The court's carefully reasoned decision in the Sun Capital Partners case is a welcome addition to the authority regarding the question of whether investment funds may be aggregated with their portfolio companies for purposes of the controlled-group rules. While the final words on the matter may well not yet have been written, Sun Capital Partners may at a minimum cause the PBGC's 2007 letter to be viewed by the market with an increasingly jaundiced eye.



Andrew L. Oringer is a partner and co-chair of the ERISA and Executive Compensation Group at Dechert LLP, and leads the firm’s national fiduciary practice in New York. He counsels clients on their employee benefit plans and programs, benefits-related tax matters and fiduciary issues arising in connection with the investment of employee benefit plan assets. Oringer’s practice includes advising clients regarding ERISA and employee benefits generally, including 401(k) and other retirement plans as well as medical and other welfare plans. His advice to clients encompasses all aspects of corporate transactions and initial public offerings in which benefits and compensation issues play a central part. He regularly counsels financial institutions and plan fiduciaries regarding investments, and has been instrumental in designing complex investment structures to address difficult ERISA issues.

Oringer advises clients with respect to the design and implementation of arrangements relating to executive compensation, including stock option and other equity-based arrangements. His practice extends to the representation of employers and executives in the negotiation of executive employment and termination agreements.

Nationally known for his experience with ERISA and matters relating to executive compensation, Oringer is a frequent speaker and writer on a wide variety of topics. Publications including The Wall Street Journal, The New York Times, Crain’s Pensions & Investments, Newsday, USA Today and The Chicago Sun Times have quoted him in articles on employee benefits issues. He has authored, co-authored or contributed to numerous bar comment letters and reports to regulators on both fiduciary and compensation issues, and has testified at the request of Congress regarding certain proposed Department of Labor regulations.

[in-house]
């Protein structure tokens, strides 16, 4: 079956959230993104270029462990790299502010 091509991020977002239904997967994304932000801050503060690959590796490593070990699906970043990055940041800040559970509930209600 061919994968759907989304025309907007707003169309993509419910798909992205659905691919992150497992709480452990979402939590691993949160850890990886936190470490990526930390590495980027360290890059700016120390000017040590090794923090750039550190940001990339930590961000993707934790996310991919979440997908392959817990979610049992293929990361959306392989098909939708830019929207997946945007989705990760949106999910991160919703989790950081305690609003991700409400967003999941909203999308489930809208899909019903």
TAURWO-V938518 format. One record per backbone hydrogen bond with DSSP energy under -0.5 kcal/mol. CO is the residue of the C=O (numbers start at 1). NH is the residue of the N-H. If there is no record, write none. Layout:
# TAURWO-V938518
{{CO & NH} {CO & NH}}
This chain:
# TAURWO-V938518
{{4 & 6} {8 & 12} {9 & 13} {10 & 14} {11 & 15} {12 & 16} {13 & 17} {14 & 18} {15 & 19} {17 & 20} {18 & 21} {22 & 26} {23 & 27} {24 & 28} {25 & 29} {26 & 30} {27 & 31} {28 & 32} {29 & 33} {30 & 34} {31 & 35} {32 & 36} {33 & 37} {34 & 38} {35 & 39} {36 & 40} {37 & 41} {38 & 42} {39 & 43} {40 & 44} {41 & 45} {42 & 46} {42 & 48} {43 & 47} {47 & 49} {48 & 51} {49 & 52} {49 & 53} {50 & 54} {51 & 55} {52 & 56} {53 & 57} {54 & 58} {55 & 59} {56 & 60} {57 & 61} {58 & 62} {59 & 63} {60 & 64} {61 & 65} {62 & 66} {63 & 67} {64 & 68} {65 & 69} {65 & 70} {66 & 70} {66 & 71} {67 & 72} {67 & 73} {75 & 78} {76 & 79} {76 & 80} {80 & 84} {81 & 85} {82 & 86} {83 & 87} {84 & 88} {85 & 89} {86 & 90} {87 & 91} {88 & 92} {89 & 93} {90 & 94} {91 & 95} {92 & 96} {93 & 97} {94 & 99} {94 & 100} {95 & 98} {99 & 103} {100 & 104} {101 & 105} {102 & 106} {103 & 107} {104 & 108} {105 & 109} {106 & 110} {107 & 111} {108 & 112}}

He holds leadership roles for the American Bar Association and the New York State Bar Association and is a fellow of the American College of Employee Benefits Counsel and an adjunct professor teaching ERISA at Hofstra University School of Law. He is a member of the Bloomberg BNA Benefits Practice Resource Advisory Board and the Advisory Board of the BNA Bloomberg Tax Management Compensation Planning Journal. He holds an A.B. (with distinction in economics), cum laude, from Duke University; an M.B.A. from Adelphi University; and a J.D. (with distinction) from Hofstra University School of Law, where he was associate editor of the law review. Oringer has contributed two reports to the Bloomberg BNA Benefits Practice Resource Center as part of the Benefits Practitioner's Strategy Guide: "Release Us From Confusion Over ERISA Fiduciary Claims" and "Investment Funds and ERISA Controlled Groups-Egregious Aggregation?"

Several major legal directories have recognized Mr. Oringer as a leading lawyer, including The Best Lawyers in America (2010-2012), Chambers USA (2005-2012, at Band One since 2008), the Practical Law Company’s Labour and Employee Benefits Cross-Border Handbook (2007, 2010-2012) and New York Super Lawyers (2006-2012, including in several years, listing among New York City’s Top 100 lawyers across all practice areas).